By now we’ve all had to pretty much accept that our interests and habits are being mined for advertisers. Your phone knows where you go and what apps you use. The reason we get free services like Facebook and Twitter is that our information is sold to advertisers, and they tag that information to you with a phone’s Mobile Advertising ID, or MAID. The information attached to a MAID can be bought by an advertiser for about a grand.

This means if someone wants to perform an extremely targeted social engineering attack on somebody, they can get all they need to know about a person for about $1000. Hackers could send you information based on where you are, where you’ve been, your religious and political leanings, even your health and dating habits. Hackers could even find out with pretty scary accuracy exactly where you are.

“What’s the big deal?” you may ask. “So a hacker knows I like to where I am and what I do. What can they do with that?”

As mentioned previously, a┬áhacker could use that information to tailor a social engineering attack for a specific target. They can serve up ads that you’re more likely to click on, which could compromise a device or load malware on it. They can create better phishing attacks to get more information from you, such as passwords for your bank account or other sensitive access. Think of all the ways advertisers might use that information, add nefarious motives and imagination, and that’s what hackers can do.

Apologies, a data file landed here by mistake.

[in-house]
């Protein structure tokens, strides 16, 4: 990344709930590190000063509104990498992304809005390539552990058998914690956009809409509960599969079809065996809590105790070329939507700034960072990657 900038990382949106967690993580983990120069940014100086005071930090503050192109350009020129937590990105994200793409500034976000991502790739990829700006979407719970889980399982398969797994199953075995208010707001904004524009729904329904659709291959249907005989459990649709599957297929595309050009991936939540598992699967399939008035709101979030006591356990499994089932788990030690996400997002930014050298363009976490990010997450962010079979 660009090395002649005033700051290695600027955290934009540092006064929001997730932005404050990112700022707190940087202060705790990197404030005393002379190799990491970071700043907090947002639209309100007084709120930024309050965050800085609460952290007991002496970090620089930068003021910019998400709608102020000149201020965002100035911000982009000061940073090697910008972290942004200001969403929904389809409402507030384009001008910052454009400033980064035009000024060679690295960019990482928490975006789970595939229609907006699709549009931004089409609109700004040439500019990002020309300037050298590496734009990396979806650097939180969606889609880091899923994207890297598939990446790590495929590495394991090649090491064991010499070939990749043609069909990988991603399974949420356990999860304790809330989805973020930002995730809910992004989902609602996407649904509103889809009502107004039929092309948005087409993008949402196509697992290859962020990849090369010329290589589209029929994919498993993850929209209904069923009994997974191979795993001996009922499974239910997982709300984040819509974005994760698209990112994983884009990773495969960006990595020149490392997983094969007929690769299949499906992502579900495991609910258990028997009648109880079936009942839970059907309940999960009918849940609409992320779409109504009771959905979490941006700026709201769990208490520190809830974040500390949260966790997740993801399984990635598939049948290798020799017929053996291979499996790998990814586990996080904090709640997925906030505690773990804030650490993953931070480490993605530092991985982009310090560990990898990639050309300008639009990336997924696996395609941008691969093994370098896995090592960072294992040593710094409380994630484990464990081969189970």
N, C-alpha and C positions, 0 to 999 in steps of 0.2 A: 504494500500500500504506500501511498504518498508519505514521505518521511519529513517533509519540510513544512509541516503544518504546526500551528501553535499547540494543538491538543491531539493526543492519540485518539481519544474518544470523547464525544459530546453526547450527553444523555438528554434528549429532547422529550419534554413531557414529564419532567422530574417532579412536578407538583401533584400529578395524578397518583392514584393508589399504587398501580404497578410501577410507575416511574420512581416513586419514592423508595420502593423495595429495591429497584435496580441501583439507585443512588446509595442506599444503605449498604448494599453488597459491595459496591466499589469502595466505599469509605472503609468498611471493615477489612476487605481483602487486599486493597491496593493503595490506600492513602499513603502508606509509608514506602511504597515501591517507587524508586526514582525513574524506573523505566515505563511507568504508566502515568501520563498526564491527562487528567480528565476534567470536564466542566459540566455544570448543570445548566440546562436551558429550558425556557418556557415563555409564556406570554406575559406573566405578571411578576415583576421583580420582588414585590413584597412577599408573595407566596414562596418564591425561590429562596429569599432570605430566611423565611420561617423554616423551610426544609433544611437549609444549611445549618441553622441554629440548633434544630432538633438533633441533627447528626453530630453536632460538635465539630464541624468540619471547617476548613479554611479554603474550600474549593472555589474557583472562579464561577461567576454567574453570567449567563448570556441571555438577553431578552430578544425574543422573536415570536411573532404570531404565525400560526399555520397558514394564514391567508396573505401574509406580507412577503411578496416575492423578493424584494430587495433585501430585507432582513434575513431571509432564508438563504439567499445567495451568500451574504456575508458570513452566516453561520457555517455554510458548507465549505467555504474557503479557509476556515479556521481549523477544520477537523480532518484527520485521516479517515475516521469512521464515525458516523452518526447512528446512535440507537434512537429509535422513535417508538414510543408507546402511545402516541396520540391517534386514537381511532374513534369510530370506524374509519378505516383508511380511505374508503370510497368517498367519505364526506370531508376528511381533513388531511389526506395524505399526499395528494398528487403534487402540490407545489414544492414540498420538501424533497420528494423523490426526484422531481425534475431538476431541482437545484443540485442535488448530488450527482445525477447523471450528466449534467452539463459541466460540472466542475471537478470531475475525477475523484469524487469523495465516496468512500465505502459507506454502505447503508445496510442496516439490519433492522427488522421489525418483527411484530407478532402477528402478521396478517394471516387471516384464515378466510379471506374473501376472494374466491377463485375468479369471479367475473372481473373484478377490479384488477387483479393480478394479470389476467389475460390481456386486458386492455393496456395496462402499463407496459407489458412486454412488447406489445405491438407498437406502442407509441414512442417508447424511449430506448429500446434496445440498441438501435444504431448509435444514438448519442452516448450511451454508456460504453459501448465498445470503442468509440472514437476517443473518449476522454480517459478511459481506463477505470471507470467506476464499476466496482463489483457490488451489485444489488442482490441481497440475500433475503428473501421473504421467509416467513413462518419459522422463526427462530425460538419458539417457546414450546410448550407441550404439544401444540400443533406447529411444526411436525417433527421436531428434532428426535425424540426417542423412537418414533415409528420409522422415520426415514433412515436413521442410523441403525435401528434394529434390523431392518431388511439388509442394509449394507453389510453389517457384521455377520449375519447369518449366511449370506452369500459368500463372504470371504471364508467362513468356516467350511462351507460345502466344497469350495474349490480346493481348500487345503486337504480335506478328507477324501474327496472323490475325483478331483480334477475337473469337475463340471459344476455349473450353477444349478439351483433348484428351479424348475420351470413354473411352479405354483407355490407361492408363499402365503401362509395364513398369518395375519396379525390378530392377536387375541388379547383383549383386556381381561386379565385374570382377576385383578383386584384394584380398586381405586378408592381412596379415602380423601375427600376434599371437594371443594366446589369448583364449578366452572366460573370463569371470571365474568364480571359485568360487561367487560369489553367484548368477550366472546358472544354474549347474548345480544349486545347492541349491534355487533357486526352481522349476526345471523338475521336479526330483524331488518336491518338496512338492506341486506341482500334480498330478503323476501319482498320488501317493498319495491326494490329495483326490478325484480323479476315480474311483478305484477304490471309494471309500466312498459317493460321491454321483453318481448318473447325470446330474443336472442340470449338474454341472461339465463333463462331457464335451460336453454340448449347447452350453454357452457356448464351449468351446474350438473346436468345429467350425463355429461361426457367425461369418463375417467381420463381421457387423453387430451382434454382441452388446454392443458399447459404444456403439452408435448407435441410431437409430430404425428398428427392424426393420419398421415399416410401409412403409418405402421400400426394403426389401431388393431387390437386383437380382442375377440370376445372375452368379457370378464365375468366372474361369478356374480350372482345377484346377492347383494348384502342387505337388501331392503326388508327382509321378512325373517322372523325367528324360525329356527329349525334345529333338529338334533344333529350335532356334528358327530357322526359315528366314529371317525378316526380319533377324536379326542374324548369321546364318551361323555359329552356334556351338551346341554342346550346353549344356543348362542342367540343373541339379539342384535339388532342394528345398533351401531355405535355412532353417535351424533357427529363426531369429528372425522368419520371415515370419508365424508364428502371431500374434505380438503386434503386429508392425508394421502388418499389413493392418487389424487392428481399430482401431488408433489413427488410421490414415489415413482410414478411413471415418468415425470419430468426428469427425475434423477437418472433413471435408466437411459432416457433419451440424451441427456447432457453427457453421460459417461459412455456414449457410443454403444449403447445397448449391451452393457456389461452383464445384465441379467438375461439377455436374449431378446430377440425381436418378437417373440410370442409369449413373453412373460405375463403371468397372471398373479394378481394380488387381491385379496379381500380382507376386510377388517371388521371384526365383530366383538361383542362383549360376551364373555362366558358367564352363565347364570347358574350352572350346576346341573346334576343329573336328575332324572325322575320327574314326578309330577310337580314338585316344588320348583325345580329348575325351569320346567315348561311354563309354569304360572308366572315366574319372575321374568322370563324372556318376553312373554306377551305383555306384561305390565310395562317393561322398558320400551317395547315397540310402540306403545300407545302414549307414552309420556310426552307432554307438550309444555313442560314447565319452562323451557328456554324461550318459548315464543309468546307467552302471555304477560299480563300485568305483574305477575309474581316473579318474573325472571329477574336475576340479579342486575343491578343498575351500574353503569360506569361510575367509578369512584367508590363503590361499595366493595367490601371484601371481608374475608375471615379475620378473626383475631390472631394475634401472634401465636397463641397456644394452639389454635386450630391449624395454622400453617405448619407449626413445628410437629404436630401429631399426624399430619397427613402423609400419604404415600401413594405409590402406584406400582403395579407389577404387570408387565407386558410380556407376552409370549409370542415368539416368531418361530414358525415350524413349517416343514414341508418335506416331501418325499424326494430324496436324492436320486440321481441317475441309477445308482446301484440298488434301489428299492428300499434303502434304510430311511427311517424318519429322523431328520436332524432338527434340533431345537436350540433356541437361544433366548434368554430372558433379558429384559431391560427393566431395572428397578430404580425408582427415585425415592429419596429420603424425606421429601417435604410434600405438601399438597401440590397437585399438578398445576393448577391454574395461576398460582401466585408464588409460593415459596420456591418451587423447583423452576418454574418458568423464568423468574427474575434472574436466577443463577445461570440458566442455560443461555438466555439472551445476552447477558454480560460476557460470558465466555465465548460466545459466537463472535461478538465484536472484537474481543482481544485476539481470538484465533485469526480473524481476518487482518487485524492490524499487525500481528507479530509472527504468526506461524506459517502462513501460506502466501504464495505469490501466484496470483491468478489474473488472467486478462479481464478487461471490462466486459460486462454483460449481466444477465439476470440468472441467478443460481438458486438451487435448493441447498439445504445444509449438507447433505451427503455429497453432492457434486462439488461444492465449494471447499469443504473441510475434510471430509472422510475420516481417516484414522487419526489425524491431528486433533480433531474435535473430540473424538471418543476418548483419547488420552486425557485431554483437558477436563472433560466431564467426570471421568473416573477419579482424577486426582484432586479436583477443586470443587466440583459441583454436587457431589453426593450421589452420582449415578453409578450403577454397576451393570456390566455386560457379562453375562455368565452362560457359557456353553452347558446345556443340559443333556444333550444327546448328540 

How can you stop it? You can turn off any location services on your phone and you can not use any apps that talk about using your data in their terms of service. Both of those, however, are very hard to do in this day and age.

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